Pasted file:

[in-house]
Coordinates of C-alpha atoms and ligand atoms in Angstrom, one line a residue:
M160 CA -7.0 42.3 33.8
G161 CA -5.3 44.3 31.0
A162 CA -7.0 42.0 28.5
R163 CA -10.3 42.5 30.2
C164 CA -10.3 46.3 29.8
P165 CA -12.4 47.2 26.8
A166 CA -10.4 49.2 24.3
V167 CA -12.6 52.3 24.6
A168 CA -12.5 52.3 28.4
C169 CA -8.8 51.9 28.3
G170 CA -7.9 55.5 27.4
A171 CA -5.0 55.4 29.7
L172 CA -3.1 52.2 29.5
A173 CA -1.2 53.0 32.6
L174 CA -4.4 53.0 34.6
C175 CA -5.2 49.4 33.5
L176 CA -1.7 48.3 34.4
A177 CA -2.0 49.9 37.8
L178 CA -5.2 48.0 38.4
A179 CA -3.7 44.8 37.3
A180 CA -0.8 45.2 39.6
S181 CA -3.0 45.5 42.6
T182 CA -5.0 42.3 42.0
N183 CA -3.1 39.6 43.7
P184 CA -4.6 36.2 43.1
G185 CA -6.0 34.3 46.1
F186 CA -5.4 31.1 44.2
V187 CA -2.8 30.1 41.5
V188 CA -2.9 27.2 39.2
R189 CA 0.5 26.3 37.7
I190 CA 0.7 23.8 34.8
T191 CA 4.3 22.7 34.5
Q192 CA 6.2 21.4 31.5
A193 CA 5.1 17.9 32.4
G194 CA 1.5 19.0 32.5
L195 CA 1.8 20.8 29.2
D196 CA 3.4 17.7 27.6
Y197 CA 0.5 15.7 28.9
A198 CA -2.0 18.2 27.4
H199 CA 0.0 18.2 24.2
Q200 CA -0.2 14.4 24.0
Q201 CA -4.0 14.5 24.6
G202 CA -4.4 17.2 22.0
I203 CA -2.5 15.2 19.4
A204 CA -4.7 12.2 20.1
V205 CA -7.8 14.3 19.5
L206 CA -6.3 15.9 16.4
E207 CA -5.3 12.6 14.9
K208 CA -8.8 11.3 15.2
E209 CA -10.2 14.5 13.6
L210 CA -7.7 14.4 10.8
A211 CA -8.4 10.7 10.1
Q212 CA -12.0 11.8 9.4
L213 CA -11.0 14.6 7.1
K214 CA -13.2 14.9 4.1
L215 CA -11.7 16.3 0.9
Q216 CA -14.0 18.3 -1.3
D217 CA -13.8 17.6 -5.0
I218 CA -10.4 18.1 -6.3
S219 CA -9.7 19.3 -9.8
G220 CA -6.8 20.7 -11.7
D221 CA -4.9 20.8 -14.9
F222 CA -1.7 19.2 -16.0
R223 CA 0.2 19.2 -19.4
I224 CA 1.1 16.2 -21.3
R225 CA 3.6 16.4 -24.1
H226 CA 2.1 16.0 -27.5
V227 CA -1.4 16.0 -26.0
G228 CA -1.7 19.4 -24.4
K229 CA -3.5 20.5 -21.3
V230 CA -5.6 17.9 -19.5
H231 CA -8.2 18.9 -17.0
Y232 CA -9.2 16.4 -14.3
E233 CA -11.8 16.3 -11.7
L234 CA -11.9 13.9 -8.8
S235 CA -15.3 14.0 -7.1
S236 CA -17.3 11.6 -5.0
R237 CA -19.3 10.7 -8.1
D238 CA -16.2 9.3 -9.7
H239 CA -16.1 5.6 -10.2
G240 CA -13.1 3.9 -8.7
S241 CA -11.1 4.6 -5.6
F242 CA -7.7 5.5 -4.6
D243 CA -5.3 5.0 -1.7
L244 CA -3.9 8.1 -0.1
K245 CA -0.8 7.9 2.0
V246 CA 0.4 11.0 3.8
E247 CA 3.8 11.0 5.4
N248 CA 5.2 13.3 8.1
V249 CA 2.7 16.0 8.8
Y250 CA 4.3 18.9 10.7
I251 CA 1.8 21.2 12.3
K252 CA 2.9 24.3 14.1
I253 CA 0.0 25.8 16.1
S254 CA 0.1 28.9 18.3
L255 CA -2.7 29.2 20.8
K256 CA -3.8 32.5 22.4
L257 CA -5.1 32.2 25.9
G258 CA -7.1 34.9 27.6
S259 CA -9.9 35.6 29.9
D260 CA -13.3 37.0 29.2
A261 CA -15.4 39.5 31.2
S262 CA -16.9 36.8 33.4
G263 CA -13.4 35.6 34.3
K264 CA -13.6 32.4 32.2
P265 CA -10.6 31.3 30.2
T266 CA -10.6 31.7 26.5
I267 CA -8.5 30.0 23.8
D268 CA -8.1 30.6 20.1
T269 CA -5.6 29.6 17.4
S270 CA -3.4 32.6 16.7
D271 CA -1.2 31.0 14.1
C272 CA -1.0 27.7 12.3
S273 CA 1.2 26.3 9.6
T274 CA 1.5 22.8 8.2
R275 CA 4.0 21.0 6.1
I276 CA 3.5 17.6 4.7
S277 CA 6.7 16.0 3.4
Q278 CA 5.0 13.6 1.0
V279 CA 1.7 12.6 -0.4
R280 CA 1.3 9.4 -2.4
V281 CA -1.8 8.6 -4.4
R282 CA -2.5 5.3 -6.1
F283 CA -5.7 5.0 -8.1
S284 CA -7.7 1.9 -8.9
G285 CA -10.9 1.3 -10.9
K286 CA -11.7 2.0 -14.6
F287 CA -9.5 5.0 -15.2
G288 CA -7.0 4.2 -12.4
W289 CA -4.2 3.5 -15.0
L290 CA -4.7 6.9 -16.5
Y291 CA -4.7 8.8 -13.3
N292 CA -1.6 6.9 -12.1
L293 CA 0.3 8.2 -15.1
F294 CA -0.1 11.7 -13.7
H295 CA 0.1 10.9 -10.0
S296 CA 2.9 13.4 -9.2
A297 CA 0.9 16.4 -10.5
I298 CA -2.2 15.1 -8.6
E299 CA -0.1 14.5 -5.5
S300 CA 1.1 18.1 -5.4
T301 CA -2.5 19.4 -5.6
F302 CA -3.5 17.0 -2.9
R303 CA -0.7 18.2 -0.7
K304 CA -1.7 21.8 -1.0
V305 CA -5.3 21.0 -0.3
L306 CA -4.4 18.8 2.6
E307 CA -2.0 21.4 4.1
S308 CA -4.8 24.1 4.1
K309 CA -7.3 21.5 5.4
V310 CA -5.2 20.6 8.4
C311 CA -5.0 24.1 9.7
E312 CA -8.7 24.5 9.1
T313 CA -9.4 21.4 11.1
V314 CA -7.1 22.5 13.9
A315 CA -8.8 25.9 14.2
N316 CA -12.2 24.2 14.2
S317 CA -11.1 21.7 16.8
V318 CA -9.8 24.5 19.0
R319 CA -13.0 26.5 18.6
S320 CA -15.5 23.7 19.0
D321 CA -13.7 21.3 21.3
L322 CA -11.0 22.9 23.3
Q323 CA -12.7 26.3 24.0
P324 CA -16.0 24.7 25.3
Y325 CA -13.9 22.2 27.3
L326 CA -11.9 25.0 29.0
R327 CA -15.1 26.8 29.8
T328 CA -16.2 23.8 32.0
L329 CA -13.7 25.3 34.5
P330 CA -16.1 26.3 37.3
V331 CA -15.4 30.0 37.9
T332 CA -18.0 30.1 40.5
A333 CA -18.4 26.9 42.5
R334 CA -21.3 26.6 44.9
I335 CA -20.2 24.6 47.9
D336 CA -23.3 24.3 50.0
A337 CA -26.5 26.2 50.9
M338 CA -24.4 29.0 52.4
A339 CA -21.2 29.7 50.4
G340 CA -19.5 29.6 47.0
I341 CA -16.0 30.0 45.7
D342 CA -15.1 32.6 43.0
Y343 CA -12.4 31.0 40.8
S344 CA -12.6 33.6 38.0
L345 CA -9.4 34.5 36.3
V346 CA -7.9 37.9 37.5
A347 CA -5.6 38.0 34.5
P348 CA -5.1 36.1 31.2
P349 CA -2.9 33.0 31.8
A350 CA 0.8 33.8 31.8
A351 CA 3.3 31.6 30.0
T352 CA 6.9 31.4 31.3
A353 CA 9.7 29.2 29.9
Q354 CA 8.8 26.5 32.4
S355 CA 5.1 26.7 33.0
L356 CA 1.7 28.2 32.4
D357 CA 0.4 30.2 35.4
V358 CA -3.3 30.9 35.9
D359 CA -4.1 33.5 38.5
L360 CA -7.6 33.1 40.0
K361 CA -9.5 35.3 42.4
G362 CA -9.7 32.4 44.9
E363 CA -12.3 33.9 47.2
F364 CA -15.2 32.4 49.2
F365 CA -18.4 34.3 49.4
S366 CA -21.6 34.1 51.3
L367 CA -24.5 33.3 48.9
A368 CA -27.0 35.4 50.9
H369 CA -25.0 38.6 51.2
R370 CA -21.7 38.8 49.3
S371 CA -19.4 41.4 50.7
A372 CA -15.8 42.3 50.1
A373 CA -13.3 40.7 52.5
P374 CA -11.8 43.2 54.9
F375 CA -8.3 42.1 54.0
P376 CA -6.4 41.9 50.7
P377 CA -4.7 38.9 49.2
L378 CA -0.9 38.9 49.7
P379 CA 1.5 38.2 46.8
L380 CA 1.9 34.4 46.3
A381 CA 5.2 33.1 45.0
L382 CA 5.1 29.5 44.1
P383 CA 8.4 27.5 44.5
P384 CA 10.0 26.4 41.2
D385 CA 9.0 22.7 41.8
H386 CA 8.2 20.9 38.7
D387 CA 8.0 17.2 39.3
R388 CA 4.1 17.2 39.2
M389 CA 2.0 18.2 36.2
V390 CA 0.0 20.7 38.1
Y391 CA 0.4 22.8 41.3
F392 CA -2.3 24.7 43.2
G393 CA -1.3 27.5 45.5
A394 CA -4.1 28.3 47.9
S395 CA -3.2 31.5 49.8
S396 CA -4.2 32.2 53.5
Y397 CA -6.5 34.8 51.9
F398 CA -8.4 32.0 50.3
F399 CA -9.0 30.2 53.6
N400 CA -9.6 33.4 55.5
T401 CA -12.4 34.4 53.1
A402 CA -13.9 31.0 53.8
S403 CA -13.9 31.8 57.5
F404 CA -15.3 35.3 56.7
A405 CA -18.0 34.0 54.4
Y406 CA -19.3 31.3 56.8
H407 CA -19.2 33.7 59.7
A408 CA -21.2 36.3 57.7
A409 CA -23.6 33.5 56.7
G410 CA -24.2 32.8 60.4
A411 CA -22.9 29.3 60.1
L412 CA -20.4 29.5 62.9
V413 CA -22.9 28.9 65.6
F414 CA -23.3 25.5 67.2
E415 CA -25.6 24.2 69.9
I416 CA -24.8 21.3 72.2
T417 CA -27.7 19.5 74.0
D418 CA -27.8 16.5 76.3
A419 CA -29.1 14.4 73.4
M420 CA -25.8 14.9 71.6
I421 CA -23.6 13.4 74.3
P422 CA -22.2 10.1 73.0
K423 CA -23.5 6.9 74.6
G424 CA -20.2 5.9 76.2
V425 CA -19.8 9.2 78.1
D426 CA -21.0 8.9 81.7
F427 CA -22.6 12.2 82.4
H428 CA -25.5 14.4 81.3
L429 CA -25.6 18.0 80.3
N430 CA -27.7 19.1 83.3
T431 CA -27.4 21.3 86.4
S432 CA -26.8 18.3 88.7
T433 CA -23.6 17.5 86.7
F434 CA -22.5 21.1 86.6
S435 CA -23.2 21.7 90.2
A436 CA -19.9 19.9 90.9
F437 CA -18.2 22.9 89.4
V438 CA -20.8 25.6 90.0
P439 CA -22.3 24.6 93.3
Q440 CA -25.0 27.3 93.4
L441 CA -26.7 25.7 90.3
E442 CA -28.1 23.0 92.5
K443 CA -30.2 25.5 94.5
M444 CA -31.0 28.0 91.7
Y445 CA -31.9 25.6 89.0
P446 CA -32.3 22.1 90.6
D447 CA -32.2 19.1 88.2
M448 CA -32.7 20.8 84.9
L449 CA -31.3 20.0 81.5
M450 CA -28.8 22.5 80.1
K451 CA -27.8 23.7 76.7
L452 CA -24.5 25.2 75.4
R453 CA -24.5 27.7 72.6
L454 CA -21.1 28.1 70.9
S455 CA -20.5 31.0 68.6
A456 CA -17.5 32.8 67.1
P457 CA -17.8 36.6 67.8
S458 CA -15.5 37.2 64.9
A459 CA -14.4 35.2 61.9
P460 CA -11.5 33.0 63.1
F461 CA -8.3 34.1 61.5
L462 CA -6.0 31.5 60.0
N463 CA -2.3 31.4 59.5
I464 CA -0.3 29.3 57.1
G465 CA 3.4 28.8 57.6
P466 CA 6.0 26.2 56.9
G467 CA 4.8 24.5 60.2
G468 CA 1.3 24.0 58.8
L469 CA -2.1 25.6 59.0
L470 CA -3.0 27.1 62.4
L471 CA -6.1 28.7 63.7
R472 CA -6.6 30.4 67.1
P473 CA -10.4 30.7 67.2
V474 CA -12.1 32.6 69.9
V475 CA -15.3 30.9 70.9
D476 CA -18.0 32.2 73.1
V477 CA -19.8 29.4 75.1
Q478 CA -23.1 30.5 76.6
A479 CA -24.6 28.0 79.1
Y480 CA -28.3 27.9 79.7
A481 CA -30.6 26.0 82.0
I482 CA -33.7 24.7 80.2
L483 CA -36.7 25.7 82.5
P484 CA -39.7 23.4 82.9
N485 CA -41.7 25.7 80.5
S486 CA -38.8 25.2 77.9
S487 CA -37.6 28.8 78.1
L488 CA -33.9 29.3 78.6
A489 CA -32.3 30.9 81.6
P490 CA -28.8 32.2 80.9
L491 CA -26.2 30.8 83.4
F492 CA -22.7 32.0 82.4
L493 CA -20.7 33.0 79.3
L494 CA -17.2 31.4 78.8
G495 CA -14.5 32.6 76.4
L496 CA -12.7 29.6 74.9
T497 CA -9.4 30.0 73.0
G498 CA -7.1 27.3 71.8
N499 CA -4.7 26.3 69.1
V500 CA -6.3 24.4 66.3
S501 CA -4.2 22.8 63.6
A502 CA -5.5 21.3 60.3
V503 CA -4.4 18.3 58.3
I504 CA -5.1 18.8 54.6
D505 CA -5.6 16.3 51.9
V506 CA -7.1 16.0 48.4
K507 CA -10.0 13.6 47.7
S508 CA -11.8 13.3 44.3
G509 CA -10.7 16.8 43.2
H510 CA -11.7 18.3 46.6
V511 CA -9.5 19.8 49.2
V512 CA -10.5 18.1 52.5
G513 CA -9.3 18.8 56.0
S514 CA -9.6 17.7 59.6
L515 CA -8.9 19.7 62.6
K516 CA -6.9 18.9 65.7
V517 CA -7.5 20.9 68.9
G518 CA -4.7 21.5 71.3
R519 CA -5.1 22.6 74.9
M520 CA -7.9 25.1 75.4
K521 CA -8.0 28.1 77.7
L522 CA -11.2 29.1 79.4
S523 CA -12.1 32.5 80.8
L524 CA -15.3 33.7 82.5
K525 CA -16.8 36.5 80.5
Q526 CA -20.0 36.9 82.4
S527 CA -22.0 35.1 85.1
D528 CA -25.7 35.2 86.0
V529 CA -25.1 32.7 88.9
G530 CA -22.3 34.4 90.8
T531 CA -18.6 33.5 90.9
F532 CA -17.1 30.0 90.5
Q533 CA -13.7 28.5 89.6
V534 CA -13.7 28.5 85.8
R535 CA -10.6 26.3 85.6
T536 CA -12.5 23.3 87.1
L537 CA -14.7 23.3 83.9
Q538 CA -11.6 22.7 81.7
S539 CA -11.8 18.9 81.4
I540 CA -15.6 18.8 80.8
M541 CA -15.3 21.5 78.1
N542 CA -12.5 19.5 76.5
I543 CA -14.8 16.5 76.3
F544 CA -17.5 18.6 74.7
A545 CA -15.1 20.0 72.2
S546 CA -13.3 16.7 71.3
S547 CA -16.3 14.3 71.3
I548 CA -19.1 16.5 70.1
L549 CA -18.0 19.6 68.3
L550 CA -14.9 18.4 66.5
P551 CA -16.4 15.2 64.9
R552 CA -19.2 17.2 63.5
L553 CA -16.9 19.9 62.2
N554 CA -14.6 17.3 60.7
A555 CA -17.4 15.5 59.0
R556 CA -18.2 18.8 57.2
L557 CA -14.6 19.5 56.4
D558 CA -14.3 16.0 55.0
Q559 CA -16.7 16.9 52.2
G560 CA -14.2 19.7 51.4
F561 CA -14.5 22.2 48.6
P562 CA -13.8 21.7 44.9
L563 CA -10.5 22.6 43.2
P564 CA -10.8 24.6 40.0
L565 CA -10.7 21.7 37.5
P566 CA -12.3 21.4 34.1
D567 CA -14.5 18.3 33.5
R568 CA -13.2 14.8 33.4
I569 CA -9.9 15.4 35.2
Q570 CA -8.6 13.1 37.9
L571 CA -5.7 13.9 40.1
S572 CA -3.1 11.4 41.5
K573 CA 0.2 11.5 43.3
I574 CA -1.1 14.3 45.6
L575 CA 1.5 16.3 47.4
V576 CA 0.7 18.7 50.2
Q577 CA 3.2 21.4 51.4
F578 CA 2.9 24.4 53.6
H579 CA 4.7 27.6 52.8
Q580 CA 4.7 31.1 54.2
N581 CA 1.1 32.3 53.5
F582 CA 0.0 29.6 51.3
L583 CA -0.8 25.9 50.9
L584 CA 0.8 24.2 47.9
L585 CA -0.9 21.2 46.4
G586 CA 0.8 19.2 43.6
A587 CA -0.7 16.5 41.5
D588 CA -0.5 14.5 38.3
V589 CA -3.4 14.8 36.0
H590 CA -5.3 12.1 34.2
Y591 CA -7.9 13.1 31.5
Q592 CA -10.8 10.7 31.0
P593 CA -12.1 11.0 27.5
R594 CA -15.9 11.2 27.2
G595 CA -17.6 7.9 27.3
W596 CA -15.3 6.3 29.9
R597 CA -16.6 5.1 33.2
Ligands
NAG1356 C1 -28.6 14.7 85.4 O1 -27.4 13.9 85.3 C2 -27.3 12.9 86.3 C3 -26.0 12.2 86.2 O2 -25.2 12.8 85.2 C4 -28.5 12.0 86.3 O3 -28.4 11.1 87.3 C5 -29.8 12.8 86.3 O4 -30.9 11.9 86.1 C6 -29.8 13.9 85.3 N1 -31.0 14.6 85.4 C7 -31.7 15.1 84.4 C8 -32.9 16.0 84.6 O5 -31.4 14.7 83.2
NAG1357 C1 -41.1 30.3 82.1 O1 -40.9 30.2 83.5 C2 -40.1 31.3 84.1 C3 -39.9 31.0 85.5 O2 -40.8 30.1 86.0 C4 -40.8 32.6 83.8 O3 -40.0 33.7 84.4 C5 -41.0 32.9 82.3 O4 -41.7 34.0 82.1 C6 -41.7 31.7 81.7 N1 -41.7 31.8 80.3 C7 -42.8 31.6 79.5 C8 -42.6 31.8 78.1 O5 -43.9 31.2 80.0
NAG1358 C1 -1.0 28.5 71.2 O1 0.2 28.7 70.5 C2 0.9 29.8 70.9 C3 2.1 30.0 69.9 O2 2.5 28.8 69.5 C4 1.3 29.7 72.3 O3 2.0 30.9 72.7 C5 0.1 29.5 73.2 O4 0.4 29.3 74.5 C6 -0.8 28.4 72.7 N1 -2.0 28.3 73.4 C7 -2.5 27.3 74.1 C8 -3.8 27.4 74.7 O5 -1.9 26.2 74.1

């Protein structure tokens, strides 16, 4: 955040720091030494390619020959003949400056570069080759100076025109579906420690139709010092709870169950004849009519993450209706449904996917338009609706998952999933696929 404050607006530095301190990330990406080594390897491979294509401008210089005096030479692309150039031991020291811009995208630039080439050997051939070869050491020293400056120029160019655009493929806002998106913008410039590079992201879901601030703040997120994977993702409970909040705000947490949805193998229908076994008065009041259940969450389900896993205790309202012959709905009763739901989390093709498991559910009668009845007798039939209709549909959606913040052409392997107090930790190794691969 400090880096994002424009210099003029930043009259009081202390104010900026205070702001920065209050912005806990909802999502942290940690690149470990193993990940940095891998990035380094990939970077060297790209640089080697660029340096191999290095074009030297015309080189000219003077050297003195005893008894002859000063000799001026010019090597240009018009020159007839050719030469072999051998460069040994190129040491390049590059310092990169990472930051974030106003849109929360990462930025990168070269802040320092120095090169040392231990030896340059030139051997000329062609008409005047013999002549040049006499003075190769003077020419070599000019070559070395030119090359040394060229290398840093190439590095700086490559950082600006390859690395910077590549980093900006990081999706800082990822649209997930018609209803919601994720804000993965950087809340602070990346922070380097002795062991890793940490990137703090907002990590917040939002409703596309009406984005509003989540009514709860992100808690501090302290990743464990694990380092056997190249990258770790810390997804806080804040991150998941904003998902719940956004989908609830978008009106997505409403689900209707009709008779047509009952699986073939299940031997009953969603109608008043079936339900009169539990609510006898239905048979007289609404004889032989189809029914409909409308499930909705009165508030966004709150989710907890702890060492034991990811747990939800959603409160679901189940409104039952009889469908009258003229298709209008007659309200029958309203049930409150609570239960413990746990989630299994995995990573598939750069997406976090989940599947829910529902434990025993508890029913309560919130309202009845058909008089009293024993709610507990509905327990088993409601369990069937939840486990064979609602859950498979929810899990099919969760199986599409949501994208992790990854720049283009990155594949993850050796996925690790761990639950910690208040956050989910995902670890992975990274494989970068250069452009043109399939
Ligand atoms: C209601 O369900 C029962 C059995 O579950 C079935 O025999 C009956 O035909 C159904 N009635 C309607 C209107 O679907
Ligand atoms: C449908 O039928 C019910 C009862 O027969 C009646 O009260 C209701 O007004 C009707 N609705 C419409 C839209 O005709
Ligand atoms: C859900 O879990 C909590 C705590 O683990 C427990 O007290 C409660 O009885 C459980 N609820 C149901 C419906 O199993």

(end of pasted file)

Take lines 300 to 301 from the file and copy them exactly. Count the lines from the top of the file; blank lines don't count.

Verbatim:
P457 CA -17.8 36.6 67.8
S458 CA -15.5 37.2 64.9